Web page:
“What is it?”
She isn’t going to suggest something troublesome again, is she? I thought, bracing myself.
“Shall we try doing a little something that we shouldn’t do?”
The “something that we shouldn’t do” Mamizu had referred to was going to the store on the first floor of the hospital. She was apparently prohibited from leaving her bed. But her excuse was that even if that was the case, being caught wouldn’t cost us our lives.
I walked ahead to check the corridor. If we were seen by a nurse or doctor, it would be game over. We proceeded carefully through the corridor and arrived at the stairs. This was because we were more likely to run into someone if we took the elevator.
Mamizu clutched the handrail and descended the staircase with somewhat shaky steps.
“Are you actually alright?” I asked her.
“Don’t make fun of me. I’m not a grandma,” she said.
We reached the first floor and made it to the store safely. It was decided that I would stand at the store’s entrance and look out for anyone it would be bad for Mamizu to be found by.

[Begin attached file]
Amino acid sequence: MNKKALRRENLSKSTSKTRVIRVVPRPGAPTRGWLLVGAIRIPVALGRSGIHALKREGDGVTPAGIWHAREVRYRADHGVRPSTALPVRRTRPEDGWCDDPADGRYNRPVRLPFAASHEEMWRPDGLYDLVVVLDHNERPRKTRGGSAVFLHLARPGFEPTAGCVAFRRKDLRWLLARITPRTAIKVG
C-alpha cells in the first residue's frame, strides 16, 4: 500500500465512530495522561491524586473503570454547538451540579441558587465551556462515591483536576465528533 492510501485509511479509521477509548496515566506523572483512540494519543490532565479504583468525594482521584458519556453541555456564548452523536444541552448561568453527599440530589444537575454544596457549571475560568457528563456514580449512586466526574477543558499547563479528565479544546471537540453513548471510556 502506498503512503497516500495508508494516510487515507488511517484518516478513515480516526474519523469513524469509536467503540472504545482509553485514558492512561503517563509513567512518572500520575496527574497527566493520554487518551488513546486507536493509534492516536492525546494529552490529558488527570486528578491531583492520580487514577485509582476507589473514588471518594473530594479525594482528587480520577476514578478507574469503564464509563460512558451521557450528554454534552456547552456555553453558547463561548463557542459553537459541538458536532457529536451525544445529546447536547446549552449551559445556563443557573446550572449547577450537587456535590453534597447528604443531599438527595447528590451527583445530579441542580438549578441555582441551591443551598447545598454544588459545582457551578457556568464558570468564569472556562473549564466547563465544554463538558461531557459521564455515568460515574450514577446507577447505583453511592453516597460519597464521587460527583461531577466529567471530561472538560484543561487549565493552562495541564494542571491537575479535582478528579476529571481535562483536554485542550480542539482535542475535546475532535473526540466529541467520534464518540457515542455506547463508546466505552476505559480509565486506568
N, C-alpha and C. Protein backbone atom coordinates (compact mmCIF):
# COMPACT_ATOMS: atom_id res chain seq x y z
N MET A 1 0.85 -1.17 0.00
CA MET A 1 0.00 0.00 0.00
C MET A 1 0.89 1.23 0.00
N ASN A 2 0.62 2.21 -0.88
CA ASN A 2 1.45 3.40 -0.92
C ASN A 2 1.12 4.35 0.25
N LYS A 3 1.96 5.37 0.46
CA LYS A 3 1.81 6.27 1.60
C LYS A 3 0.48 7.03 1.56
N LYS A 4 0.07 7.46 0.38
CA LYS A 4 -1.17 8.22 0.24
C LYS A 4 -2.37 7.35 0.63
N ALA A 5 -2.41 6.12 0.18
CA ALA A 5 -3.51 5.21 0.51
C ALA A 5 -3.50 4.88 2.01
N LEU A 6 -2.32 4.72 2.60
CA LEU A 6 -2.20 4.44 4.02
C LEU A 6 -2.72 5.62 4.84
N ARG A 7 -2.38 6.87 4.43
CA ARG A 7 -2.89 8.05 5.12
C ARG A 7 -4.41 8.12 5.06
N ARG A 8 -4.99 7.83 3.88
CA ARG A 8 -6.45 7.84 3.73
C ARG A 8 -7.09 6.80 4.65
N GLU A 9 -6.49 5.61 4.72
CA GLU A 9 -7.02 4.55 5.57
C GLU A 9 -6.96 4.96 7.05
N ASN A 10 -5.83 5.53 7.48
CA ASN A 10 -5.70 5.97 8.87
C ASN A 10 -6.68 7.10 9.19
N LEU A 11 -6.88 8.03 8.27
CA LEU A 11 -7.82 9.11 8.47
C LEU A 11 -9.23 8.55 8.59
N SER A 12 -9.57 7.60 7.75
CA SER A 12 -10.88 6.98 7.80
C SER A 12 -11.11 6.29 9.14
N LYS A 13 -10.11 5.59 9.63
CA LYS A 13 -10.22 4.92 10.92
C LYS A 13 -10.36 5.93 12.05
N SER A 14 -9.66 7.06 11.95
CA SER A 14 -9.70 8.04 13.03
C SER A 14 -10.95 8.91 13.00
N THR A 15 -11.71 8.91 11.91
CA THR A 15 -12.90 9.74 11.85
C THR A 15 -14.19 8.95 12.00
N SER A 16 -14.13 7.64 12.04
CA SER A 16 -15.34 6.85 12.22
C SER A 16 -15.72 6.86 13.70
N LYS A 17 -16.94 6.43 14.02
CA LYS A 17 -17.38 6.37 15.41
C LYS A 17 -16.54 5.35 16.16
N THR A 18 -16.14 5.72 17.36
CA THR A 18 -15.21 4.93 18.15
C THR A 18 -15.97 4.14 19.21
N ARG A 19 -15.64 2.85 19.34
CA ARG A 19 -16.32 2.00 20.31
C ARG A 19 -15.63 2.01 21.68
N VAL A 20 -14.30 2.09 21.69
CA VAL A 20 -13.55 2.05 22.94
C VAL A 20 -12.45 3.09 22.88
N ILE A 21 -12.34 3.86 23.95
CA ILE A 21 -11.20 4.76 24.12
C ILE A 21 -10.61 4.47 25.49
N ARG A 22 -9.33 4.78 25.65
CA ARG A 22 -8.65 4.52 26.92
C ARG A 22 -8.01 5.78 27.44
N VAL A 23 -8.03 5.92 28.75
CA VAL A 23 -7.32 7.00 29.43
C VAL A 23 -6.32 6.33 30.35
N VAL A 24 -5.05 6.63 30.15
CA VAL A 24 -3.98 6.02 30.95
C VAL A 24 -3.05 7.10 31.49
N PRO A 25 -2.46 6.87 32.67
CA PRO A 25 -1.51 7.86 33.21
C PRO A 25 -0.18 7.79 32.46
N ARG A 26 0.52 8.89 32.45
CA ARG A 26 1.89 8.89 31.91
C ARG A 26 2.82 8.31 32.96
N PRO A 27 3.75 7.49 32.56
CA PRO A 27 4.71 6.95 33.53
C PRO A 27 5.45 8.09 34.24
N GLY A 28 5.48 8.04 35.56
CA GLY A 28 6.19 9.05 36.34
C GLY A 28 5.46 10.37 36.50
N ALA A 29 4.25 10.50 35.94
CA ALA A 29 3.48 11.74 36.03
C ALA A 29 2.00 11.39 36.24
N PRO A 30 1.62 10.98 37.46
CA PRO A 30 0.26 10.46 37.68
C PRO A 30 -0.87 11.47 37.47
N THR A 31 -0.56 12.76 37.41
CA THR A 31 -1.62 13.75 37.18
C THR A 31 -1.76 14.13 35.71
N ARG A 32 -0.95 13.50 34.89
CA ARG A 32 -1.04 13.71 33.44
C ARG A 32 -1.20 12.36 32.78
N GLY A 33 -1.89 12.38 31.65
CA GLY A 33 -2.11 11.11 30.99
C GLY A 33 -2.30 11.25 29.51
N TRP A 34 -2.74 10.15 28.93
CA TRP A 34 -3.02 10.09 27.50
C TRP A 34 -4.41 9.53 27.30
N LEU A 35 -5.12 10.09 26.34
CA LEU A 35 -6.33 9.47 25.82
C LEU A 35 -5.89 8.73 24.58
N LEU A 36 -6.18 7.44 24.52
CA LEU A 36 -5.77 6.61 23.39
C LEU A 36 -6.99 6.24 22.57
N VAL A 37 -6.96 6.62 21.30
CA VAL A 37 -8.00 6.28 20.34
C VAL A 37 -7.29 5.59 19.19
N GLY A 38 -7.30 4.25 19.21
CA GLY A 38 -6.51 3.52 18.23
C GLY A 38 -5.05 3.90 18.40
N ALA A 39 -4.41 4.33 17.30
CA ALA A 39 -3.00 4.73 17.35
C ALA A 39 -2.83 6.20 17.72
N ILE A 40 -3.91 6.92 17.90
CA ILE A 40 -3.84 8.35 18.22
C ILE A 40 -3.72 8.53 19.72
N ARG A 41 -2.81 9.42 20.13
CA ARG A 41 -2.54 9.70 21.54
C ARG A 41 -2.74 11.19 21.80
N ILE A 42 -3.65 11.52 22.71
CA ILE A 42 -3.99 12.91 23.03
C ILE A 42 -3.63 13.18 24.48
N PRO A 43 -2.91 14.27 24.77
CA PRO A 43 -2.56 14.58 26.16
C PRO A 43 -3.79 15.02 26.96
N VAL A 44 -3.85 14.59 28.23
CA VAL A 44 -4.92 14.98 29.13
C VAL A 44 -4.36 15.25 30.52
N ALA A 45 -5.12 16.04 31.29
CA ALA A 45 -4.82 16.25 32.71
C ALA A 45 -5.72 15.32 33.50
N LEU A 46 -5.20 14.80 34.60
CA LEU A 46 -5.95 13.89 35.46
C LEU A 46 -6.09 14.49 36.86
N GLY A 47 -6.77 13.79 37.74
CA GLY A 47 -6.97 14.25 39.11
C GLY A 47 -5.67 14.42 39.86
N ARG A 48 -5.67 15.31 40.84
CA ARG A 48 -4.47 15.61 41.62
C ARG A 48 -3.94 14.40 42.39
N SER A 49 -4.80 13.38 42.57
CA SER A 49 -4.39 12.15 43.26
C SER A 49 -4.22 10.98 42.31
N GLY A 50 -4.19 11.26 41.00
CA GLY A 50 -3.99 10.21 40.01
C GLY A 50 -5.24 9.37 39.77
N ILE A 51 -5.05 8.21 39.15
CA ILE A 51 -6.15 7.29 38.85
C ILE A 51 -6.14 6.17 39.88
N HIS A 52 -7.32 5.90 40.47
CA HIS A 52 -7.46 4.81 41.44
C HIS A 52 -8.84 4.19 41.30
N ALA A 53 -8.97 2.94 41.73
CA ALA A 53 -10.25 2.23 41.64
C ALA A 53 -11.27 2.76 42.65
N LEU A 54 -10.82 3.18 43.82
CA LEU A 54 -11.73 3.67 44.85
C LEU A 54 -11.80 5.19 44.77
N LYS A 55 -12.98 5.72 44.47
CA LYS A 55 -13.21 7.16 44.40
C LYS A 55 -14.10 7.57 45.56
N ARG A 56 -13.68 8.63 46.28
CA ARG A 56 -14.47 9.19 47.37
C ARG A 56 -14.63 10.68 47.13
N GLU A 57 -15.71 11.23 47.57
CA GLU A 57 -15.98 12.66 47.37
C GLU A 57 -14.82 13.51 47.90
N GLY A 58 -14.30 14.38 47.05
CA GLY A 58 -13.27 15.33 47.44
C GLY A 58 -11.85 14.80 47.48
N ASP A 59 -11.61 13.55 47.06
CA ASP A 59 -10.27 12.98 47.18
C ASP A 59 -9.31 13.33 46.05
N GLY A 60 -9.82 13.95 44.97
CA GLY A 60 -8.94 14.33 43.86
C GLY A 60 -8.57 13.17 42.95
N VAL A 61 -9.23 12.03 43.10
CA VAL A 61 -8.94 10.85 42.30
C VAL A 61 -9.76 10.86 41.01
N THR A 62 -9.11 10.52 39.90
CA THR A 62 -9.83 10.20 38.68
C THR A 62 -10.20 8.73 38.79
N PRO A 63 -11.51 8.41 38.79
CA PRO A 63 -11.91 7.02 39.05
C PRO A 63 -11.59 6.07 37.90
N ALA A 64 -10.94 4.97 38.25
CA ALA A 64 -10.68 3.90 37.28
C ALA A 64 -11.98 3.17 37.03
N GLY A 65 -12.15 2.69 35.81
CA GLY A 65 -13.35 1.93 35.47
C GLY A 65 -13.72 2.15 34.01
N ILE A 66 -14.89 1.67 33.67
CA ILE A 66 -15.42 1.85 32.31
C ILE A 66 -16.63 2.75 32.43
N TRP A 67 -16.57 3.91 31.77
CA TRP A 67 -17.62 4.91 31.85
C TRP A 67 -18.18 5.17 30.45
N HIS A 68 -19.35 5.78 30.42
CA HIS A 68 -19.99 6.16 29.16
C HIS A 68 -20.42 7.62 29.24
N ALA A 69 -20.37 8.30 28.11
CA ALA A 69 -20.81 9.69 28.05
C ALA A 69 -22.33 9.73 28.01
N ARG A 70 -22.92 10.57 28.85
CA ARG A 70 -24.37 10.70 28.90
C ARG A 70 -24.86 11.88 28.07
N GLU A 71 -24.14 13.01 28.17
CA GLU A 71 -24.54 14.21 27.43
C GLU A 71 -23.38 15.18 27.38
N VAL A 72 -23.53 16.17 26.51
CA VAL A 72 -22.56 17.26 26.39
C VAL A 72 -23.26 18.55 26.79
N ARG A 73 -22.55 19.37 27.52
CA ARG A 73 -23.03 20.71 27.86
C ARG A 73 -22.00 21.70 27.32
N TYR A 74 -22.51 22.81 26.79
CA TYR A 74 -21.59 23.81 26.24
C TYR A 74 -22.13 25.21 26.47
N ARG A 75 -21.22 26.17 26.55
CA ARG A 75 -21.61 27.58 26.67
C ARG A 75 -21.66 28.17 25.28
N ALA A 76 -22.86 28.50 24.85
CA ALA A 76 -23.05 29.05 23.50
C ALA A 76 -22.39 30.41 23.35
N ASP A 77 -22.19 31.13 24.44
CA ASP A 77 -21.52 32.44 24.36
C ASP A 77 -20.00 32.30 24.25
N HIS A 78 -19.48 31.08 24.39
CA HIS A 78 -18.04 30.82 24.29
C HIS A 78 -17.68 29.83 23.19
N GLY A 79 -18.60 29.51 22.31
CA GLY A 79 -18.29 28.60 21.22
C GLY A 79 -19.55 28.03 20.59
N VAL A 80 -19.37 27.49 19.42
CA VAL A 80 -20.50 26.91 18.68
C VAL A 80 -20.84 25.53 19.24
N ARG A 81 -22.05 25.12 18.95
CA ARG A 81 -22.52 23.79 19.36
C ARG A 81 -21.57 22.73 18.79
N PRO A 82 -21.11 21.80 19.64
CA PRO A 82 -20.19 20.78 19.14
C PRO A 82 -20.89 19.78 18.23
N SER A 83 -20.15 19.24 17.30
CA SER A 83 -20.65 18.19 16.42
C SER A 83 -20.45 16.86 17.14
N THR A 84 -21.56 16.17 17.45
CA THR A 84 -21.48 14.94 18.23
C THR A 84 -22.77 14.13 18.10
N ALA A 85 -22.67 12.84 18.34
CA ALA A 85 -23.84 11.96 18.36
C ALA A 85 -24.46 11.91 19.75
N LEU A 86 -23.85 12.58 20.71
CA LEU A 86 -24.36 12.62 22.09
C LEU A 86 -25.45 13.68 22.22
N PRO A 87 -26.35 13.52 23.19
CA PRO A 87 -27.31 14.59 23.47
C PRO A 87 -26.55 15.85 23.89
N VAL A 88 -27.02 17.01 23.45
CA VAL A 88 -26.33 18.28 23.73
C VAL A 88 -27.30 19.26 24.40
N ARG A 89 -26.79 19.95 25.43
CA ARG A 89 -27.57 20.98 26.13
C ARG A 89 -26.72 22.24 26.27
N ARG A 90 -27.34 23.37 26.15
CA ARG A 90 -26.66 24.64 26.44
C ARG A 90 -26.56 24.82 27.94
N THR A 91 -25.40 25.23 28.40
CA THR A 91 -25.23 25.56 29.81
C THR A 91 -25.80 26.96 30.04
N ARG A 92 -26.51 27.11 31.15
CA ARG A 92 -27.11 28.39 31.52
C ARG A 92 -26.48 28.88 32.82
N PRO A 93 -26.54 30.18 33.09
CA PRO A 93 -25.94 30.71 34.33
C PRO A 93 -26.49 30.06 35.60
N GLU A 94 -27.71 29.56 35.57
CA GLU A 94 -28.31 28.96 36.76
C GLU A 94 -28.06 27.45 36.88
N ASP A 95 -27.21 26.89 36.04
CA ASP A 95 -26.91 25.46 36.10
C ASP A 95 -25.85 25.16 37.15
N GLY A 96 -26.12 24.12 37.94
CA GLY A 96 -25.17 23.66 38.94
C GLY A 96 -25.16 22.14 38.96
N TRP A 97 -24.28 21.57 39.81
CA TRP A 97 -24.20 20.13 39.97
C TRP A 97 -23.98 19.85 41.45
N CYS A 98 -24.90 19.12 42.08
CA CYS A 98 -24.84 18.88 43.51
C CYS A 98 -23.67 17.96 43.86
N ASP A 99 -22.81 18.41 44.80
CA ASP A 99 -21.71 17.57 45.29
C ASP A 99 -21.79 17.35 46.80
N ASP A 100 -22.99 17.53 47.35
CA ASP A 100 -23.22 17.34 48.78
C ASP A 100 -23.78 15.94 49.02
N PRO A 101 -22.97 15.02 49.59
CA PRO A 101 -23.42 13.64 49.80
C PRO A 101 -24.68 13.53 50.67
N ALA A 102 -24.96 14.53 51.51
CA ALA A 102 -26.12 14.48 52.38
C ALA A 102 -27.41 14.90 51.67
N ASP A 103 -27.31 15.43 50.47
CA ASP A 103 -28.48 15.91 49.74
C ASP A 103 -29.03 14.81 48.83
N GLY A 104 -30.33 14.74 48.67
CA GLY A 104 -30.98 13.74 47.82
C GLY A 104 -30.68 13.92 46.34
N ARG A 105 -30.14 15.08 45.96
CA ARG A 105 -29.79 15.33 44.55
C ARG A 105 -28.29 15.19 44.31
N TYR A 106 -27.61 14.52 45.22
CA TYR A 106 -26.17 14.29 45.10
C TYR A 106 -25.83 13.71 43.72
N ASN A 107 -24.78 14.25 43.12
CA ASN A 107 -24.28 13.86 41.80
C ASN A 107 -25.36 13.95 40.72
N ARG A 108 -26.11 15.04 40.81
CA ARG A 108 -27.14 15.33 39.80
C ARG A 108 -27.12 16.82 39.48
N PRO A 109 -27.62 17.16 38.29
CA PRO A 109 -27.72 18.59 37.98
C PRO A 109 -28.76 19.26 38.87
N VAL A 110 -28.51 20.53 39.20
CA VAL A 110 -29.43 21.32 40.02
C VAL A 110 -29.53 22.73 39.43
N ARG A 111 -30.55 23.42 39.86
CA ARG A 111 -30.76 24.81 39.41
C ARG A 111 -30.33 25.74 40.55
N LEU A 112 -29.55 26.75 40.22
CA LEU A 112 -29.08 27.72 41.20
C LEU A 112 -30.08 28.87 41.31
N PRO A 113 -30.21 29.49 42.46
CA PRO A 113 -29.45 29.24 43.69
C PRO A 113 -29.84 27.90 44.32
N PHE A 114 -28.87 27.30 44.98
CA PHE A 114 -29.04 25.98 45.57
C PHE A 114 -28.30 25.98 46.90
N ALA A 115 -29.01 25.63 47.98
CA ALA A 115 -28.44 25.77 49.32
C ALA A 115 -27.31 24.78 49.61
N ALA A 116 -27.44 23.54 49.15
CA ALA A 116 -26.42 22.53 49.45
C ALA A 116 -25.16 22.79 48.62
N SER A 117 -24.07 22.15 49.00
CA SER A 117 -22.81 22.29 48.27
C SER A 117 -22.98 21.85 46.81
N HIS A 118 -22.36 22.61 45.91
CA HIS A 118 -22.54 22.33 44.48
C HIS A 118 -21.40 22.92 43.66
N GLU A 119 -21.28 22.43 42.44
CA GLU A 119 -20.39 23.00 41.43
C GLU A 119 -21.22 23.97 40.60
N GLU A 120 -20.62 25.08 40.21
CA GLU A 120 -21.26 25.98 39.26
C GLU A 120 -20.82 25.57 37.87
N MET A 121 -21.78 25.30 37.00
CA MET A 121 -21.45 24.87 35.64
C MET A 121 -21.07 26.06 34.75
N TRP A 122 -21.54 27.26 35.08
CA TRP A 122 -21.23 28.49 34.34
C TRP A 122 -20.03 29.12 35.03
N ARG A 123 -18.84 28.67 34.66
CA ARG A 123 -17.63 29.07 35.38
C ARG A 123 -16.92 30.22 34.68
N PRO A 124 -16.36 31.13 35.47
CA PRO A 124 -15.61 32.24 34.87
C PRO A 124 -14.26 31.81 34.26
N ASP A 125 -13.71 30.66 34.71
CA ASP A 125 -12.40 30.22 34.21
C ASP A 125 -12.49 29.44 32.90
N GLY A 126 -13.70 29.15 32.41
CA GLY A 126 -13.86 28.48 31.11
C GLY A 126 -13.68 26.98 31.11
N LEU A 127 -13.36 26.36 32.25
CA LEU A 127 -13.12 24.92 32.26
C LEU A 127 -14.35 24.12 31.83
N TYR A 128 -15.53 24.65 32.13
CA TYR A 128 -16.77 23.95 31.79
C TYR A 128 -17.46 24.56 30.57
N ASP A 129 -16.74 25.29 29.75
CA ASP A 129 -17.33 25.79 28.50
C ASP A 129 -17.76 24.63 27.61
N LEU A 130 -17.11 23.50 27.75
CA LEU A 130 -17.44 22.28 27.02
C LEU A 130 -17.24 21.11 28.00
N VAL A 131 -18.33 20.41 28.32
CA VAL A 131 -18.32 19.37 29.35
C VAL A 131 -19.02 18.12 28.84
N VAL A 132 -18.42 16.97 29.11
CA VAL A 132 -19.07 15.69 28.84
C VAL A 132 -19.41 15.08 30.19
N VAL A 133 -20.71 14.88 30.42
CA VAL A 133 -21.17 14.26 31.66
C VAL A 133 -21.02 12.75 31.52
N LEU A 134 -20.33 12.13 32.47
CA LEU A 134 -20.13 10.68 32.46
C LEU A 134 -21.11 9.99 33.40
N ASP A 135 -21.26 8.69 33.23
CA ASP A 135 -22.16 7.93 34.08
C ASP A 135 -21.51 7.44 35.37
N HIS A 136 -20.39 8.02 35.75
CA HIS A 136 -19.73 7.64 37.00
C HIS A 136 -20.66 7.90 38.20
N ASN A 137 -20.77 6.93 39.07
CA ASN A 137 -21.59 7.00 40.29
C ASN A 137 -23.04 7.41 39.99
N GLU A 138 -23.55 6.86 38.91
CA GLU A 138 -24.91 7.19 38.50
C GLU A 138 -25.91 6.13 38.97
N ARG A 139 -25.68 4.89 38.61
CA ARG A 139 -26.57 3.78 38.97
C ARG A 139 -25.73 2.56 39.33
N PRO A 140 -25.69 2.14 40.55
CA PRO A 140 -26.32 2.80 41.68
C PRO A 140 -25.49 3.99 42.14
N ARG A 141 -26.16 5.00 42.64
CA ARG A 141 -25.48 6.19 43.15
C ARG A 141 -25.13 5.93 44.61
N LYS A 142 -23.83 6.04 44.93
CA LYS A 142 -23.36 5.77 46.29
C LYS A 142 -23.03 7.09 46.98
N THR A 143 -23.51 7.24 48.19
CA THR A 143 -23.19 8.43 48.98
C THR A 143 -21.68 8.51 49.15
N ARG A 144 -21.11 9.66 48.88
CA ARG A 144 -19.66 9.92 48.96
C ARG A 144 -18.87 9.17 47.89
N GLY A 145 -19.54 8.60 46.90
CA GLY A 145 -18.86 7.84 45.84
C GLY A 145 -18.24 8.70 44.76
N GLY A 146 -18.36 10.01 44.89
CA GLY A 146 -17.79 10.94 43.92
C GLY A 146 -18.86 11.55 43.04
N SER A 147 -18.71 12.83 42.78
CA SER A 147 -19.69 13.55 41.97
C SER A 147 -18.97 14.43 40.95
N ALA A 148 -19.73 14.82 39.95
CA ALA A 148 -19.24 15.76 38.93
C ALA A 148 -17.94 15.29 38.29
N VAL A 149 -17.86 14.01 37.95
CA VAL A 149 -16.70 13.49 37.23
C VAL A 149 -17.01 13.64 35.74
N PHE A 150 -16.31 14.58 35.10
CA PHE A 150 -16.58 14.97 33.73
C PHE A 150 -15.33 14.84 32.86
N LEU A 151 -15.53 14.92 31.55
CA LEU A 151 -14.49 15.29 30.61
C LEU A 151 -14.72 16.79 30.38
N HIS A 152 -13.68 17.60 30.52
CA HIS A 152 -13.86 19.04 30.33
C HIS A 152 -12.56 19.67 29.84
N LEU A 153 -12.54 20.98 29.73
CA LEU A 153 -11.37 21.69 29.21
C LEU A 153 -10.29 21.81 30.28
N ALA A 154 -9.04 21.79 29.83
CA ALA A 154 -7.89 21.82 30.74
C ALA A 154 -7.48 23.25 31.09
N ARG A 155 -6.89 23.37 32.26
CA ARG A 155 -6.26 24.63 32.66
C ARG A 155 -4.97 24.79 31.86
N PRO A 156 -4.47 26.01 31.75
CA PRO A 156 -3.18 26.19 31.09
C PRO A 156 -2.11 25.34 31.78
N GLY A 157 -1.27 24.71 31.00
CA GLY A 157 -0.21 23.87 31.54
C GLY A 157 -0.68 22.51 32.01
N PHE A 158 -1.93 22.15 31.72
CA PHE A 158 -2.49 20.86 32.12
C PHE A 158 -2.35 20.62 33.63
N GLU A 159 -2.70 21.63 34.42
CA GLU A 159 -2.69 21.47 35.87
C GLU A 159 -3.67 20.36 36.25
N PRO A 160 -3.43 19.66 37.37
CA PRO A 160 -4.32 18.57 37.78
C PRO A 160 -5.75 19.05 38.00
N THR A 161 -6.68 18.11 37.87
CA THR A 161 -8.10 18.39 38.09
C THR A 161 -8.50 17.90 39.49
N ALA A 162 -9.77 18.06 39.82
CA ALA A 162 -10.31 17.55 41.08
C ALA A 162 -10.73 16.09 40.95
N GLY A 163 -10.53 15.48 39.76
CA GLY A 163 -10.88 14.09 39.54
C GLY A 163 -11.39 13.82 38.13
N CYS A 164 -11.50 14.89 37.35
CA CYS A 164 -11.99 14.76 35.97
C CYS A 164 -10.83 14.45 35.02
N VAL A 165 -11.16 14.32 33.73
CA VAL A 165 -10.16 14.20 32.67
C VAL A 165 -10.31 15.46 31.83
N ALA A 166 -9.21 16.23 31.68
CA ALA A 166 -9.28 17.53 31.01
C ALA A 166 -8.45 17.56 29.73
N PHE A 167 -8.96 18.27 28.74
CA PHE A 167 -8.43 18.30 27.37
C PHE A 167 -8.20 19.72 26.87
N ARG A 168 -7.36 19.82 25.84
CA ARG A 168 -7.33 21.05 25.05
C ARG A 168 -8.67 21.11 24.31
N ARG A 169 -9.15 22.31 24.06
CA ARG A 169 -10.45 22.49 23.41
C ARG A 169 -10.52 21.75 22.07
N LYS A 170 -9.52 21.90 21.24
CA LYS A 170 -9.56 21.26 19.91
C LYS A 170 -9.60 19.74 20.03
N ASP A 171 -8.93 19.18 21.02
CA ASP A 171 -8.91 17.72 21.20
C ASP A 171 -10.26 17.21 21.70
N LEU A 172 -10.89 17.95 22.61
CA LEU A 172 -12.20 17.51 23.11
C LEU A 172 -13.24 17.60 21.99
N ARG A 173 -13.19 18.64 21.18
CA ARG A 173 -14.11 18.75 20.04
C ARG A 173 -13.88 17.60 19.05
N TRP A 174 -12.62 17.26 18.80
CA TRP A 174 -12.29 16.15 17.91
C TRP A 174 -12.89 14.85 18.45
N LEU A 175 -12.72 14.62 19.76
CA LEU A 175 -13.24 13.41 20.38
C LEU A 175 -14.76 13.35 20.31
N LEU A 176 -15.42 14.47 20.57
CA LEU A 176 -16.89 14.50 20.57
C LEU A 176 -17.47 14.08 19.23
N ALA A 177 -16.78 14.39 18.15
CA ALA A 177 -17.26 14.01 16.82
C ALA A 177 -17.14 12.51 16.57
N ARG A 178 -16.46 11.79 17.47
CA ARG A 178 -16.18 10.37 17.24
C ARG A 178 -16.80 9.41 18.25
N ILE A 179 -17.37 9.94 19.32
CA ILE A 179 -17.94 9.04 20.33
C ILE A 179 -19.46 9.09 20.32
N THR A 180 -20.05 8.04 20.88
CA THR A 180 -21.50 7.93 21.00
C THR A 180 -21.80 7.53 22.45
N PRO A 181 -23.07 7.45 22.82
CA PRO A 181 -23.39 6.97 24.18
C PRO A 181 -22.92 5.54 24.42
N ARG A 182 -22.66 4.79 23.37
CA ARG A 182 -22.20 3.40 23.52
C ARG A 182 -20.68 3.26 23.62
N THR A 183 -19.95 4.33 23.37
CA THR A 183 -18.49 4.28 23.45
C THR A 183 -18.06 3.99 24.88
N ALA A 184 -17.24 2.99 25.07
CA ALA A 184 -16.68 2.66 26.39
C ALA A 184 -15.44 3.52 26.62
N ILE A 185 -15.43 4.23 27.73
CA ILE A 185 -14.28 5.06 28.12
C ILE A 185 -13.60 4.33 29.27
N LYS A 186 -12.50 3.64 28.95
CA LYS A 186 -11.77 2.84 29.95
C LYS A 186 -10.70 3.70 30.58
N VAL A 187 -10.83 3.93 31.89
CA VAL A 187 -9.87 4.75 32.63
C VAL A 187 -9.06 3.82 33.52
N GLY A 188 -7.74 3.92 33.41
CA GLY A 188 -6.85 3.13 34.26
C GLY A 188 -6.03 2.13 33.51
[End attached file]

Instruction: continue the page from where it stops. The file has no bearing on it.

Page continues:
“It’s here! Takuya-kun, it’s here!” Mamizu’s voice shouted at me quietly after a while.
I turned around to see what she was so happy about, and saw her waving at me like a child. Looking more closely, I could see that a package was being waved around in her hand.
“What is that?” I asked.
Mamizu drew closer and held the package up in front of my face.
“Look closely. It’s the same as your earphones, Takuya-kun.”
Indeed, it was the same brand and the exact same model. What’s she thinking? I wondered. Had she made the effort of sneaking out of her hospital room just for something like this?
“Please give me this,” Mamizu said, and before I could stop her, she handed the earphones to the lady at the register.